It’s no Lords Of Dogtown but Street Dreams, a Midwestern-set teens-on-wheels flick, is not without its own charms. Those charms, however, aren’t enough to make this a must-see for anyone whose transportation isn’t a skateboard. The ‘R’ rating isn’t going to help either. Focusing on Derrick, a talented boarder who defies his parents, the cops and just about everyone else in his way to becoming a winner in the sport of his dreams, this modest independently made and distributed film won’t make a dent at the summer box office but should find a niche afterlife on DVD and cable.
MTV star and skateboarding pro Rob Dyrdek co-wrote (with Elisa Delson and Nino Scalia) this spirited if familiar story about 17 year old Mexican-American Derreck (Paul Rodriguez Jr.), who is determined to hit the pro skateboarding circuit even without the support of his father (Yancey Arias) and stuck-up girlfriend (Jordan Valacich). His buddies Troy (played by Dyrdek), Cash (Ryan Dunn), Reese (Compton Ass Terry) and Mikey (Adam Wylie) egg him on—until he’s arrested for vandalizing the University stair rails, causing a major rift with his parents. He and the boys then take off for a big amateur contest in Tampa where he also has to deal with Troy’s increasing envy as a major challenge in the finals.
Rodriguez Jr. (son of the comedian) anchors the film nicely and is a solid pro skater himself, as is Dyrdek who brings a nice sense of street toughness to Troy and the rivalry with his good friend. Stealing the show though is the fat boy of the pack, Dunn, who gets most of the good comic moments and plays it all like a junior Jack Black. The fact that actors who are really pro boarders populate the film is a plus with debuting director Chris Zamascianyk pulling decent performances out of them in between the skateboard antics. Veteran child actor Wylie is all-pro in his scenes, as is the intriguingly named Compton Ass Terry who provides some welcome African American diversity to the group. Also impressive is ace real life champ Ryan Sheckler as another contender Derreck meets along the way.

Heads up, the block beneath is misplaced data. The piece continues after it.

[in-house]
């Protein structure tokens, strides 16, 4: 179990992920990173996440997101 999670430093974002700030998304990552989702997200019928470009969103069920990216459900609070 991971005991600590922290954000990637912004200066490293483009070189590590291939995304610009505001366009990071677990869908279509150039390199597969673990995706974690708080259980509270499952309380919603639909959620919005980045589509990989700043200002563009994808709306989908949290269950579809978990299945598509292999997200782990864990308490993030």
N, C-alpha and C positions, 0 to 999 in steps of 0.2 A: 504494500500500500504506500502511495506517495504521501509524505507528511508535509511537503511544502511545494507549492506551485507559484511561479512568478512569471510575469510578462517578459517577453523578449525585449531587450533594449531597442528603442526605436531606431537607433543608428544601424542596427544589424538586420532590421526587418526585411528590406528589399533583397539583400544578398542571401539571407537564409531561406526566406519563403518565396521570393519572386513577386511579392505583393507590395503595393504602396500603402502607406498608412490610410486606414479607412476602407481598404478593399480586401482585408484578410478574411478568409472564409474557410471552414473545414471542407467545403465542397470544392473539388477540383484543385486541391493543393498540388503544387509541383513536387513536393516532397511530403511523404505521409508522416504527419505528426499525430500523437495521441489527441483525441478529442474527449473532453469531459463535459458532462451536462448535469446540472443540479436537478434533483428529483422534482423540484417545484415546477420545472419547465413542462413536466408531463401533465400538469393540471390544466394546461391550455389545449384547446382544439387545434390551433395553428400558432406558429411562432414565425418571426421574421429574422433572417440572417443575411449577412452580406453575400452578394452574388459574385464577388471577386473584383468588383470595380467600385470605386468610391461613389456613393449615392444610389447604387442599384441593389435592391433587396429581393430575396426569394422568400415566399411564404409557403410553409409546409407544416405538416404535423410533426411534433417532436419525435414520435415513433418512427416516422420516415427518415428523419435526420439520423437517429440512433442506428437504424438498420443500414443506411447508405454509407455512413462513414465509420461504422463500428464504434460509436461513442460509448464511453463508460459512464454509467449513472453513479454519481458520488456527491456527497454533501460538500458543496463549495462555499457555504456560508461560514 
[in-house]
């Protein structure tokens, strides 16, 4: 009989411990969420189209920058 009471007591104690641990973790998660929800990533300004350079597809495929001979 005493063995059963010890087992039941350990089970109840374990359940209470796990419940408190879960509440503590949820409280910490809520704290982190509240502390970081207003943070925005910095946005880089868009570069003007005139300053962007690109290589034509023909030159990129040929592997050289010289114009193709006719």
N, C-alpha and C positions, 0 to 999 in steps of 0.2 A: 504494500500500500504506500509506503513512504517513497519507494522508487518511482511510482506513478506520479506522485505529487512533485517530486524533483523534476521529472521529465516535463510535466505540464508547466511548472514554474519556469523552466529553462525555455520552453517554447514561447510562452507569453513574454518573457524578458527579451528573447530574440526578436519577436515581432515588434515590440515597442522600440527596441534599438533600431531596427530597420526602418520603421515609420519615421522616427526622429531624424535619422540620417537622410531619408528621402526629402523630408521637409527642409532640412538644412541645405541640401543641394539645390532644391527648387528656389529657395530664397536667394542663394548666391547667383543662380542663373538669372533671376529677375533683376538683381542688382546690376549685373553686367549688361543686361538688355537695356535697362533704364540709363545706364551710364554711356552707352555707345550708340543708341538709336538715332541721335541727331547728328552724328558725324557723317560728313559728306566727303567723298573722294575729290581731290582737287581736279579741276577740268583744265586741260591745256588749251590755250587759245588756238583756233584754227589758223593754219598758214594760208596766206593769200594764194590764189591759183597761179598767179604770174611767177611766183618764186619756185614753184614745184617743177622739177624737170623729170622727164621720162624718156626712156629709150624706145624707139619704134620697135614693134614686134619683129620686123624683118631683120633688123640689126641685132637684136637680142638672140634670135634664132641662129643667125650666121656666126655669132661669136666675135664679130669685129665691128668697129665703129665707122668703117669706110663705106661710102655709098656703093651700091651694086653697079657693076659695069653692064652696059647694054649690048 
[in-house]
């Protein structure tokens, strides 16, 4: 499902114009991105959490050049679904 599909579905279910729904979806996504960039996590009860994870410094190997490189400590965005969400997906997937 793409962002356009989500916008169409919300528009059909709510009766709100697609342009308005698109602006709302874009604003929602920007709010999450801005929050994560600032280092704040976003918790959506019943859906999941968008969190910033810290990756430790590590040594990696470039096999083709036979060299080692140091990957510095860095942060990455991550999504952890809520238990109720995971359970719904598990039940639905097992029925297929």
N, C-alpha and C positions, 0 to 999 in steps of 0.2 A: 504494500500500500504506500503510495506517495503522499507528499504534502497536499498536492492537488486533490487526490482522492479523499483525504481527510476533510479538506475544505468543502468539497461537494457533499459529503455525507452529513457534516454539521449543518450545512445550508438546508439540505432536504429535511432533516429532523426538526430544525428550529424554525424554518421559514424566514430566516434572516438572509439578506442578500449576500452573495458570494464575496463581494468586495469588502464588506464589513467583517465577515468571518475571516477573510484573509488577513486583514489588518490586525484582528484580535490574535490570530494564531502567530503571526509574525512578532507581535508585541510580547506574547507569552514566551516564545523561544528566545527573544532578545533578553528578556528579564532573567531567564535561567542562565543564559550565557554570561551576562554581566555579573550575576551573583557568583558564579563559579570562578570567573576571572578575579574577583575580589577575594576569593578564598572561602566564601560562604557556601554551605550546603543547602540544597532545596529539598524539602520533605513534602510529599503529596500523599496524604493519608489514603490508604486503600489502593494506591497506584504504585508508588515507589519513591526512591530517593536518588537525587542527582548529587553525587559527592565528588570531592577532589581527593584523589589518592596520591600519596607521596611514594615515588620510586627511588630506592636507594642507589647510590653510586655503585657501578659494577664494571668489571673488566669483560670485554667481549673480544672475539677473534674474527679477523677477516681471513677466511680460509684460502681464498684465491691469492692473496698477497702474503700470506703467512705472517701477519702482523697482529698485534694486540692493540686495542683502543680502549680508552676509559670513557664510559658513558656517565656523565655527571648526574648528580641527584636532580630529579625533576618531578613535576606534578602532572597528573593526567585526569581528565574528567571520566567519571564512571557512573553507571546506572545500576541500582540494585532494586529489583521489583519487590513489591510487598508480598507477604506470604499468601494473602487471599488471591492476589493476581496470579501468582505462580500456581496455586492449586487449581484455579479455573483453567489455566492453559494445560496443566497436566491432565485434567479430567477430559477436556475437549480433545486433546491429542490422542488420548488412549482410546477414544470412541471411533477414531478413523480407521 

The film was clearly shot on a budget (in Tampa, L.A. and Ohio) but manages to look sharp considering it was done on the quick. As you might imagine, with so many pros in charge the skateboard action, particularly in the big Tampa sequences, is first-rate and fun to watch but still there is the gnawing feeling that some of the budget was saved in lieu of more spectacular stunts, the kind that made the aforementioned Lords Of Dogtown (both real and reel versions) so entertaining.
Slow Hand Releasing
Cast: Paul Rodriguez Jr., Rob Dyrdek, Ryan Dunn, Compton Ass Terry, Adam Wylie, Yancey Arias, Jordan Valacich and Ryan Sheckler.
Director: Chris Zamascianyk
Screenwriters: Rob Dyrdek, Elisa Delson and Nino Scalia
Producers: Chris Zamascianyk and Scott Mellini
Genre: Teen Drama
Rating: R for pervasive language, crude sexual content and some teen drinking
Running time: 88 min
Release Date: June 12 LA, June 19 NY